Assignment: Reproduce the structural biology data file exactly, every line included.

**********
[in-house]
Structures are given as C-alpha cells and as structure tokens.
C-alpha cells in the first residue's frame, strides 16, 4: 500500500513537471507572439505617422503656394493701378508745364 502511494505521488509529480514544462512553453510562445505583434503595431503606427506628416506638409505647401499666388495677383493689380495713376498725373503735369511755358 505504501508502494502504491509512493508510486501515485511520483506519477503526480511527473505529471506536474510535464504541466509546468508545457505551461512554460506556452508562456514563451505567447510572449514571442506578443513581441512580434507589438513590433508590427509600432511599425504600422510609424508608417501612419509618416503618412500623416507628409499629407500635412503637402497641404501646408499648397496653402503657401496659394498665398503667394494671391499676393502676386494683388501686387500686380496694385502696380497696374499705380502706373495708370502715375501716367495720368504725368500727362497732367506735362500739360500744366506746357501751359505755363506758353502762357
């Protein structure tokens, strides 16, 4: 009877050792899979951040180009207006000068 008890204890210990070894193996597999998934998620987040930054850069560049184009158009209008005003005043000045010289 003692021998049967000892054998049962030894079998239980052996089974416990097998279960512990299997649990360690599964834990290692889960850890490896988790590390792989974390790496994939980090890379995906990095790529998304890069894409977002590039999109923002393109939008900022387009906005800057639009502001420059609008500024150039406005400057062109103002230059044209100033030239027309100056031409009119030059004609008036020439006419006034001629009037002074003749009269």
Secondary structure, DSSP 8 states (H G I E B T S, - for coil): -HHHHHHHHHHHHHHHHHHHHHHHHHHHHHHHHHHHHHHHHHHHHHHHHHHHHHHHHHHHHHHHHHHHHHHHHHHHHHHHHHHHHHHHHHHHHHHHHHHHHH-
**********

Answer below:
[in-house]
Structures are given as C-alpha cells and as structure tokens.
C-alpha cells in the first residue's frame, strides 16, 4: 500500500513537471507572439505617422503656394493701378508745364 502511494505521488509529480514544462512553453510562445505583434503595431503606427506628416506638409505647401499666388495677383493689380495713376498725373503735369511755358 505504501508502494502504491509512493508510486501515485511520483506519477503526480511527473505529471506536474510535464504541466509546468508545457505551461512554460506556452508562456514563451505567447510572449514571442506578443513581441512580434507589438513590433508590427509600432511599425504600422510609424508608417501612419509618416503618412500623416507628409499629407500635412503637402497641404501646408499648397496653402503657401496659394498665398503667394494671391499676393502676386494683388501686387500686380496694385502696380497696374499705380502706373495708370502715375501716367495720368504725368500727362497732367506735362500739360500744366506746357501751359505755363506758353502762357
């Protein structure tokens, strides 16, 4: 009877050792899979951040180009207006000068 008890204890210990070894193996597999998934998620987040930054850069560049184009158009209008005003005043000045010289 003692021998049967000892054998049962030894079998239980052996089974416990097998279960512990299997649990360690599964834990290692889960850890490896988790590390792989974390790496994939980090890379995906990095790529998304890069894409977002590039999109923002393109939008900022387009906005800057639009502001420059609008500024150039406005400057062109103002230059044209100033030239027309100056031409009119030059004609008036020439006419006034001629009037002074003749009269």
Secondary structure, DSSP 8 states (H G I E B T S, - for coil): -HHHHHHHHHHHHHHHHHHHHHHHHHHHHHHHHHHHHHHHHHHHHHHHHHHHHHHHHHHHHHHHHHHHHHHHHHHHHHHHHHHHHHHHHHHHHHHHHHHHHH-